Comment: The AIM-HIGH trial, a multicenter clinical trial with about 90 sites in the United States and Canada, randomized 3,414 patients to either gradually increasing doses up to 2000 mg a day of niacin (Niaspan) or placebo. They were also prescribed simvistatin (Zocor) and, if needed, ezetimibe (Zetia) to lower the patients’ blood cholesterol levels even further.
Cholesterol-lowering medications are not without hazards. A combination of these two medications (Zocor and Zetia), called Vytorin, was almost removed from the market as a result of research published on January 14, 2008 showing that Vytorin dramatically lowered cholesterol levels, without improvement in survival, compared to Zocor alone; and it doubled the thickness of the patients’ arteries (intimal-media thickness).2 This thickening is associated with an increased risk of stroke and heart attacks. On June 8, 2011, the Food and Drug Administration recommended that the use of drugs containing 80 mg of simvastatin be sharply curtailed because of the high risk of muscle injury (rhabdomyolysis). The addition of niacin adds another layer of harm to patients treated with commonly prescribed cholesterol-lowering medications.
I do prescribe statins to my patients with a high risk for artery disease. To be specific, if a patient has a history of a heart attack, heart surgery, a transient ischemic attack (TIA), or stroke then I will usually prescribe a statin medication with the goal of lowering their cholesterol level below 150 mg/dL. However, for people with a lower risk of an impending heart tragedy (the average American with simply an elevated blood cholesterol level), cholesterol-lowering medications are so ineffective that benefits cannot be detected. Plus any benefits present from prescribing these medications may be overshadowed by the harms caused by these drugs. Even though I do not prescribe cholesterol-lowering medications to otherwise healthy people, I also prescribe the McDougall Diet to everyone, which lowers cholesterol an average of 32 mg/dL within seven days.
When I must prescribe cholesterol-lowering medications then I usually choose the generic brand pravastatin (Pravachol). In one review this formula showed a greater reduction of cardiac events (heart attacks, angioplasty, bypass surgery, sudden death, and overall mortality) than did other kinds of statins.3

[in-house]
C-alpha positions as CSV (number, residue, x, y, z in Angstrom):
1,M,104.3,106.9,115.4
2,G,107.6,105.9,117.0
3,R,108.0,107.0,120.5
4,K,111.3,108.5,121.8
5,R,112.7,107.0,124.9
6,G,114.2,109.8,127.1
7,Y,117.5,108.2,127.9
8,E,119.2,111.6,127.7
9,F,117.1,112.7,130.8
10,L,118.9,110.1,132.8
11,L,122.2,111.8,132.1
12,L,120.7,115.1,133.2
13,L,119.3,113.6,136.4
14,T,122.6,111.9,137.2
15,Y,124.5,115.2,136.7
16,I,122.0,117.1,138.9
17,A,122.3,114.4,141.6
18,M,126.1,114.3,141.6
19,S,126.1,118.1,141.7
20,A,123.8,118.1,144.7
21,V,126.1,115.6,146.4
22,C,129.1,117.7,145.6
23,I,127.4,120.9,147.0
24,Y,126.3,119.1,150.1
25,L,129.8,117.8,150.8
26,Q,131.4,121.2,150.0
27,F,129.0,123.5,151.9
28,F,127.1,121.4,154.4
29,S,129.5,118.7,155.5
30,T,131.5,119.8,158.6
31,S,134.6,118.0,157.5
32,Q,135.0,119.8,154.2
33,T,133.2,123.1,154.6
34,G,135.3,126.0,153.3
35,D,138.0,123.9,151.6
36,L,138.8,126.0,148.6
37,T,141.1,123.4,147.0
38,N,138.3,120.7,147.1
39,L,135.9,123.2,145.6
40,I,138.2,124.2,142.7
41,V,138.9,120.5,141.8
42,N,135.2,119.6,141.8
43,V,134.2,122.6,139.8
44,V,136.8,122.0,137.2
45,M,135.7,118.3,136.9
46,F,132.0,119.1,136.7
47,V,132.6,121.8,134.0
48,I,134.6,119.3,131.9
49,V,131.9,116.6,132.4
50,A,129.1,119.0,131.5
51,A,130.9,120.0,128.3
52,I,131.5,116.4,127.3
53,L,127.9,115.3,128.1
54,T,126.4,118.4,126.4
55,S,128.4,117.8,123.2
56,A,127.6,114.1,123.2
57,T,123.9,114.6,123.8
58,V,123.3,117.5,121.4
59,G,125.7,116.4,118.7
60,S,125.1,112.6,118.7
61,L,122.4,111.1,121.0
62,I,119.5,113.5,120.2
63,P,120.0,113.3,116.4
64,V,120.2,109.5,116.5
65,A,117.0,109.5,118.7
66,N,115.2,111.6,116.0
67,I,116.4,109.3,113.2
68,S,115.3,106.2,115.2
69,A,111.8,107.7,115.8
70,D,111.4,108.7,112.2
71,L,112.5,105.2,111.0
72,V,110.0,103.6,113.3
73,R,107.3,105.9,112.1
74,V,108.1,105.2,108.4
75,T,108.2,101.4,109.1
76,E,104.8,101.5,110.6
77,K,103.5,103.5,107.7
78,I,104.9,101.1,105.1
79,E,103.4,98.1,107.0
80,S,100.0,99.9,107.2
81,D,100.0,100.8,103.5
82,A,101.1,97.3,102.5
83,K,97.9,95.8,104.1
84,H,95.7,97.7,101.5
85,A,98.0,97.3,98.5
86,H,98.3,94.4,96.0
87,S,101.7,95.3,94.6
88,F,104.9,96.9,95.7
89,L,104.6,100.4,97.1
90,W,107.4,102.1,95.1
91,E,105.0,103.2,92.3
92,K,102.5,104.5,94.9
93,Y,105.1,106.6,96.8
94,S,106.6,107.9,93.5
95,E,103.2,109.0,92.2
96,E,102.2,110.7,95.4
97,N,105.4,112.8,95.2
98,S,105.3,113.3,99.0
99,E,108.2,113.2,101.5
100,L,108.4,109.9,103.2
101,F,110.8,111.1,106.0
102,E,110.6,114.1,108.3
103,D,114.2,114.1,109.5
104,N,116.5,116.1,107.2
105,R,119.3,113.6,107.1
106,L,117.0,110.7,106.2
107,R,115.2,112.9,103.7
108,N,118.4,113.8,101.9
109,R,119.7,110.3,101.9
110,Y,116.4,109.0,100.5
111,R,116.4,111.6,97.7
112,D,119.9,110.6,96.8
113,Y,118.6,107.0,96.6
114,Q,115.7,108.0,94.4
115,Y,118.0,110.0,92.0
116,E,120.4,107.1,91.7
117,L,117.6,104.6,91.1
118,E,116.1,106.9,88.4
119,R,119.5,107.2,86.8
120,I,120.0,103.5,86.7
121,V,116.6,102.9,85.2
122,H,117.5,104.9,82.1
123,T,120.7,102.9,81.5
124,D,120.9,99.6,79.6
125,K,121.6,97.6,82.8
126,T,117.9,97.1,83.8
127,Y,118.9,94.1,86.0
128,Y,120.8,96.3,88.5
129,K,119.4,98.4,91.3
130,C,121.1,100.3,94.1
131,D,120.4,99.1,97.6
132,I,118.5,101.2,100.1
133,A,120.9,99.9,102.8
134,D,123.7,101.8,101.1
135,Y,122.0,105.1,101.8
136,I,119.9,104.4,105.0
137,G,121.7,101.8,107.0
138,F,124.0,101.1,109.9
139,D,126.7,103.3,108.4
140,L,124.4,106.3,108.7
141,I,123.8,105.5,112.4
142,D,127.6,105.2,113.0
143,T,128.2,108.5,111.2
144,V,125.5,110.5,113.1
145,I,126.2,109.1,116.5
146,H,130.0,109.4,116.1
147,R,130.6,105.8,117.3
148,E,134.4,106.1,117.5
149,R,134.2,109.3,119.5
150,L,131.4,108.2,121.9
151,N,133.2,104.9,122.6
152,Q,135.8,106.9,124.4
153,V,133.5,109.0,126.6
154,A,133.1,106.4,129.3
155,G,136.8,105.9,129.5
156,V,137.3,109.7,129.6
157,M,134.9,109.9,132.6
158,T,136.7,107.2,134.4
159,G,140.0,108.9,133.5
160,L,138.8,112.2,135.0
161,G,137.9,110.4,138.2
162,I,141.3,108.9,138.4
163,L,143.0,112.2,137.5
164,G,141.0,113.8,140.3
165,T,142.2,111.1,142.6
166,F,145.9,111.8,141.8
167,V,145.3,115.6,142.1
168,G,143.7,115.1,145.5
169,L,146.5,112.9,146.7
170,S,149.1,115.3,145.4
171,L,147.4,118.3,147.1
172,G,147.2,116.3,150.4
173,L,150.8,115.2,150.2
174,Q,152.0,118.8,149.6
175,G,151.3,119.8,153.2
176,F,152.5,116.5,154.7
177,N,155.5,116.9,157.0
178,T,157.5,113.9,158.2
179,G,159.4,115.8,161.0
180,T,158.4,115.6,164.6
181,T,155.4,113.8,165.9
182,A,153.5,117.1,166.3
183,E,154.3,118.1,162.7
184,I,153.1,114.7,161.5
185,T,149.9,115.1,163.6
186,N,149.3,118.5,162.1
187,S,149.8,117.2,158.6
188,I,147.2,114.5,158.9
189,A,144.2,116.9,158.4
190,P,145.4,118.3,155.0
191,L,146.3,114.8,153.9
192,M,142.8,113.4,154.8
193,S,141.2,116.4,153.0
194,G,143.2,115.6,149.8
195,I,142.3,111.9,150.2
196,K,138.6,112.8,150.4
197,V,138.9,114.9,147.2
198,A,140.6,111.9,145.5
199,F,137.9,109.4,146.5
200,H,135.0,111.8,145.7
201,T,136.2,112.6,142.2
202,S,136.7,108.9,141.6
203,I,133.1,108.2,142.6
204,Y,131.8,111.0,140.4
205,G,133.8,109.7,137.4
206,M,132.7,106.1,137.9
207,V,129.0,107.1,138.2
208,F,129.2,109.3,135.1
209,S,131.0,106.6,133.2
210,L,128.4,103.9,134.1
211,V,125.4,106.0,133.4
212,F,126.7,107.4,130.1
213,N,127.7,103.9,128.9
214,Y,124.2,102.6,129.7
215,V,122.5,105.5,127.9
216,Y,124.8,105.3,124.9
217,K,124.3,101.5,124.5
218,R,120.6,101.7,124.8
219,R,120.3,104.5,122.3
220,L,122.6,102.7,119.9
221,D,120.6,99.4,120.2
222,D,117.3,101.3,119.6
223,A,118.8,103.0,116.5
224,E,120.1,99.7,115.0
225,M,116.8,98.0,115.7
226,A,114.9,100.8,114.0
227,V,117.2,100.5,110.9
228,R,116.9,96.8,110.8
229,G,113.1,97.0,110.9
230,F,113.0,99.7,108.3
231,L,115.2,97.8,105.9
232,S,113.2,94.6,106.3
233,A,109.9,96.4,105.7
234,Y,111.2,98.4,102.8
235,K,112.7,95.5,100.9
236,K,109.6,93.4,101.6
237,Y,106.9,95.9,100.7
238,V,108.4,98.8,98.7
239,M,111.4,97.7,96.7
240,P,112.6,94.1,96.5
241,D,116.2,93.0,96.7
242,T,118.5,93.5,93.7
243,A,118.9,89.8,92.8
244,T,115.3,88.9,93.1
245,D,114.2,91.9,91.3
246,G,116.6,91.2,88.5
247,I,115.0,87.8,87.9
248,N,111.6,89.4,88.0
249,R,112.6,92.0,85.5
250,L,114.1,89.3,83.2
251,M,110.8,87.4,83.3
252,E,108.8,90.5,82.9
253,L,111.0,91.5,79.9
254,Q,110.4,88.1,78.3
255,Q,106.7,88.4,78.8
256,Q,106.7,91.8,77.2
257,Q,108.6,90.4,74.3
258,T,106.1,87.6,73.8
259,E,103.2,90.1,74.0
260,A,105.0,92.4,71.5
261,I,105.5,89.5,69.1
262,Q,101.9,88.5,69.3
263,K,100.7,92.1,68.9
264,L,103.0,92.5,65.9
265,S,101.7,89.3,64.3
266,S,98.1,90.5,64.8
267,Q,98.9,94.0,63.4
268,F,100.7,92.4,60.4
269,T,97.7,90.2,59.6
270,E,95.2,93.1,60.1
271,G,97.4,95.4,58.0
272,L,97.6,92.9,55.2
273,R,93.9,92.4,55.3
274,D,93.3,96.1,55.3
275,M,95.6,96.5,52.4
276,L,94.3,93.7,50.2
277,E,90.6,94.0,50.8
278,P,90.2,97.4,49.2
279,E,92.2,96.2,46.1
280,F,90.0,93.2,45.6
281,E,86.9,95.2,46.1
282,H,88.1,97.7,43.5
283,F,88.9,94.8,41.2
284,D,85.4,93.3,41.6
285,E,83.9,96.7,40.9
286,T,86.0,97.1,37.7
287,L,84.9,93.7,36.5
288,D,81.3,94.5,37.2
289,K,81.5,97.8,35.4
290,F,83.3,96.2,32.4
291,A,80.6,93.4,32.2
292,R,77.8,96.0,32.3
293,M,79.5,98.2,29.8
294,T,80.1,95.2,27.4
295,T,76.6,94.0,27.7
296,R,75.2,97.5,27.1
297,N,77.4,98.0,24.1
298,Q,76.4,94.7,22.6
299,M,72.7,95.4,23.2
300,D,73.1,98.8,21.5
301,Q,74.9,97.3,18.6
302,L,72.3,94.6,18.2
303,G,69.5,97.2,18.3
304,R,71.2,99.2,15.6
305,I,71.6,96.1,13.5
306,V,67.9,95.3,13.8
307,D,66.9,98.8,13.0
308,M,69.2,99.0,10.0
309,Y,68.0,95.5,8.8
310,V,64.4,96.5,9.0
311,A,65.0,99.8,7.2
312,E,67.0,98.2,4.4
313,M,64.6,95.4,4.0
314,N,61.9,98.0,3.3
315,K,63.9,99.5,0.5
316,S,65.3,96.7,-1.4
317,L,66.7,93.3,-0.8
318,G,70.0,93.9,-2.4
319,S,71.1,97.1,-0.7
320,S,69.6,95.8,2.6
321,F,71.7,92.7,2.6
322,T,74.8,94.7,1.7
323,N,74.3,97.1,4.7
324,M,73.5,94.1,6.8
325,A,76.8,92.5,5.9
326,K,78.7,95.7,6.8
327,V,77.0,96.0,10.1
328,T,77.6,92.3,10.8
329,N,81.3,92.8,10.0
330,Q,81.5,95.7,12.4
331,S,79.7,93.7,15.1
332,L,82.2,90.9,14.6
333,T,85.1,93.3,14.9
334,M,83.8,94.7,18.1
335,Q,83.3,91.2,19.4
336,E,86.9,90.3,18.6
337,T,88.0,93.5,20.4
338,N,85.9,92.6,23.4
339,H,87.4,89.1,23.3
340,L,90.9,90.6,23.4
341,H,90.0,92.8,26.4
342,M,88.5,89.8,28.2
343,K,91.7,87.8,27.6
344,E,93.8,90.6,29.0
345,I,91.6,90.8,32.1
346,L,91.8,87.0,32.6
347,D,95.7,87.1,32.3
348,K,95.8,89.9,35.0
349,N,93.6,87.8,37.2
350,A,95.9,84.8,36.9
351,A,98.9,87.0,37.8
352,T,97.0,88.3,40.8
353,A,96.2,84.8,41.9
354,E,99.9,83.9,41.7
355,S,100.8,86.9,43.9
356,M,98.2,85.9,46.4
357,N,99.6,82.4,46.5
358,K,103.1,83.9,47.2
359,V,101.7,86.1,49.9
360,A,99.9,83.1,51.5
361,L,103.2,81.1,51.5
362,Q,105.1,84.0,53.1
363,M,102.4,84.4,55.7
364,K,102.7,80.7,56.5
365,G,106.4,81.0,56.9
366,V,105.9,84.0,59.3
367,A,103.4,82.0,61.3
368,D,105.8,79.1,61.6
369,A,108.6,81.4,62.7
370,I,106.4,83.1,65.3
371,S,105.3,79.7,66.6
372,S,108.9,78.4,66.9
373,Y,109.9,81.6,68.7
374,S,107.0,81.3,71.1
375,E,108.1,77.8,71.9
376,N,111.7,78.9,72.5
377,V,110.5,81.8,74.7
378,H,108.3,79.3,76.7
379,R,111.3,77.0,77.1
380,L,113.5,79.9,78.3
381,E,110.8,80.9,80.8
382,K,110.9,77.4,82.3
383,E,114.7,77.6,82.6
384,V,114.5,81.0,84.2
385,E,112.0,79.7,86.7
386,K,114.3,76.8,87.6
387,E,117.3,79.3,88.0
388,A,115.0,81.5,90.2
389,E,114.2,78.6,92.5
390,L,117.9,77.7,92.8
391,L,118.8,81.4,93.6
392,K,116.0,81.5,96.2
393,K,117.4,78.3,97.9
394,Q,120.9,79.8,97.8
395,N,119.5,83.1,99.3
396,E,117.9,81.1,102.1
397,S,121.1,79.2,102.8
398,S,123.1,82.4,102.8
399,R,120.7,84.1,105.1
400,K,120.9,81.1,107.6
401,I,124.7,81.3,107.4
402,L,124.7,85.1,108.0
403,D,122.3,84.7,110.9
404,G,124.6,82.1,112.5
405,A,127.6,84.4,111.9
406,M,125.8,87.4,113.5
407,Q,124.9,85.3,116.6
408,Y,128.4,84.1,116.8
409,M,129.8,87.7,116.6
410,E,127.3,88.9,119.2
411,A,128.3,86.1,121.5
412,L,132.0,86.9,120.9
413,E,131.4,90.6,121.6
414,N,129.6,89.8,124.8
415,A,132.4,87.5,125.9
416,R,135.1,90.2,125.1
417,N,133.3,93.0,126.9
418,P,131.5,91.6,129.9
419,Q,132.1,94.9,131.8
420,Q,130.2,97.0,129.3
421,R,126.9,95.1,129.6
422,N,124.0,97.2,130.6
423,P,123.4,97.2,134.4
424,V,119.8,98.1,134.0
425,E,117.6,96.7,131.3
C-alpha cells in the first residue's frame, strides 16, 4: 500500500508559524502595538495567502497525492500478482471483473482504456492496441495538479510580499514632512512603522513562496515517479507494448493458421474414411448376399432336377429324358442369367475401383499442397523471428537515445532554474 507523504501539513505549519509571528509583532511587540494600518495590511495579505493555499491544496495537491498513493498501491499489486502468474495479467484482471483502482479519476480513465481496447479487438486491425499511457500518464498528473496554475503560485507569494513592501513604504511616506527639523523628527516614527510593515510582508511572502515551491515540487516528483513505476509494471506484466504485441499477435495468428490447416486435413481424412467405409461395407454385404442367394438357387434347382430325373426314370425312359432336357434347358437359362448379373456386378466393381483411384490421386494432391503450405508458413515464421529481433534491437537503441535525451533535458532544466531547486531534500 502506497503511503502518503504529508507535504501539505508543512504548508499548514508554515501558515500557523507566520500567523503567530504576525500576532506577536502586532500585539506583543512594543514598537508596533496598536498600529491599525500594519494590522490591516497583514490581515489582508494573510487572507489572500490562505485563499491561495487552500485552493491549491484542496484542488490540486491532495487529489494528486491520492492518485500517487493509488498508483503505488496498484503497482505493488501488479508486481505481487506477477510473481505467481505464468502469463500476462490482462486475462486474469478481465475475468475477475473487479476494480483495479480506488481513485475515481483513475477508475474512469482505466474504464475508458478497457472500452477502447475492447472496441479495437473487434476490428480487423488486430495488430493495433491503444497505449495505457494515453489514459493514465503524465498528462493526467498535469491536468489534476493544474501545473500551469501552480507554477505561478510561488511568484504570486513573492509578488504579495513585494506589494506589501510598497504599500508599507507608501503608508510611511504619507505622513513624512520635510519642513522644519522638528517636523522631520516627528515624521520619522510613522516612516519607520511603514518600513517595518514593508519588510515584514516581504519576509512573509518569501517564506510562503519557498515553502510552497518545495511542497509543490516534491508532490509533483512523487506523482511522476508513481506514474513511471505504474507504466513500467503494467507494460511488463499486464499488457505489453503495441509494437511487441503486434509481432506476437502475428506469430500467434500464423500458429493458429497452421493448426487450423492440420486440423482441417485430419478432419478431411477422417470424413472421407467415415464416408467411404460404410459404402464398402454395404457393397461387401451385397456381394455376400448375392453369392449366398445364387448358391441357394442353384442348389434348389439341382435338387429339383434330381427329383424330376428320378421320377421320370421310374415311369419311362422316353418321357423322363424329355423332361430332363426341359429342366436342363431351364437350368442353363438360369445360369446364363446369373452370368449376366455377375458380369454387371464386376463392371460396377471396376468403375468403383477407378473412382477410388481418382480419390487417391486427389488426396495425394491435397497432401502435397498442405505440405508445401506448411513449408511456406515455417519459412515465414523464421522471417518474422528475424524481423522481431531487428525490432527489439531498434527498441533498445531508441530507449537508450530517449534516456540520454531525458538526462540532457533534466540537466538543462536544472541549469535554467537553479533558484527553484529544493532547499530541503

*AIM-HIGH stands for: Atherothrombosis Intervention in Metabolic Syndrome with Low HDL/High Triglyceride and Impact on Global Health Outcomes.
1) Wise J. BMJ. 2011 May 31;342:d3400. doi: 10.1136/bmj.d3400.
2) Lenzer J. Unreported cholesterol drug data released by company. BMJ. 2008 Jan 26;336(7637):180-1.
3) Ichihara K, Satoh K. Disparity between angiographic regression and clinical event rates with hydrophobic statins. Lancet. 2002 Jun 22;359(9324):2195-8.
Cow’s Milk Damages Kidneys and Sickens Children
Early-Childhood Membranous Nephropathy Due to Cationic Bovine Serum Albumin by Hanna Debiec, published in the June 2, 2011 issue of the New England Journal of Medicine found, “Some patients with childhood membranous nephropathy have both circulating cationic bovine serum albumin and anti–bovine serum albumin antibodies.”1
These researchers found a distinct form of membranous nephropathy in children 5 months to 2.3 years of age. Human exposure to bovine serum albumin (beef and cow’s milk protein) is common through the diet, and small amounts of dietary proteins may be absorbed in an undigested or partially digested form from the gastrointestinal tract in healthy persons. Antibodies to cow proteins are present in virtually all infants exposed to cow’s milk. They further suggested that if cow protein is detected, eliminating it from the diet could be beneficial. Apparently all four children with circulating bovine serum albumin-related membranous nephropathy underwent a complete or partial remission when they stopped consuming the cow proteins. (Cow protein comes from all forms of dairy products: milk, skim milk, cheese, ice cream, yogurt, etc. and beef products.)
Comment: Membranous nephropathy is the most common cause of a form of kidney disease referred to as the nephrotic syndrome (a nonspecific condition in which the kidneys are damaged and they then lose large amounts of protein into the urine). The outcome can lead to complete kidney failure and death. In this condition antibody deposits can be found on the blood vessels of the kidneys and these antibodies damage the kidneys. This research identifies that the antibodies that attack the kidneys are formed in response to beef and cow’s milk protein that enters the person’s blood stream after consuming these animal foods. Other animal proteins, including those from pork, have been found to cause the same kidney problems.2
Thirty-five years ago (1977) it was reported in the medical journal, the Lancet, that cow’s milk caused nephrotic syndrome in children.3 Most importantly, when cow’s milk was stopped, all six children who were studied were cured. As little as one ounce of cow’s milk was enough to cause reactions in all children. Imagine the avoidable suffering that has happened over the past three and a half decades. As shocking is the almost certainty based on past performances that this report in the June 2011 New England Journal of Medicine will change nothing in terms of medical advice, because of the widespread ignorance and inertia of physicians.
How many doctors give advice to their patients to stop consuming cow’s milk and beef? Almost none. Eliminating animal foods and eating a healthy starch-based diet also benefits adults with nephrotic syndrome and is the fundamental treatment for all forms of chronic kidney disease.
1) Debiec H, Lefeu F, Kemper MJ, Niaudet P, Deschênes G, Remuzzi G, Ulinski T, Ronco P. Early-Childhood Membranous Nephropathy Due to Cationic Bovine Serum Albumin. N Engl J Med. 2011 Jun 2;364(22):2101-10.
2) McCrory WW, Becker CG, Cunningham-Rundles C, Klein RF, Mouradian J, Reisman L. Immune complex glomerulopathy in a child with food hypersensitivity. Kidney Int. 1986 Oct;30(4):592-8.
3) Sandberg DH, Bernstein CW, McIntosh RM, Carr R, Strauss J. Severe steroid-responsive nephrosis associated with hypersensitivity. Lancet. 1977 Feb 19; 1(8008):388-91.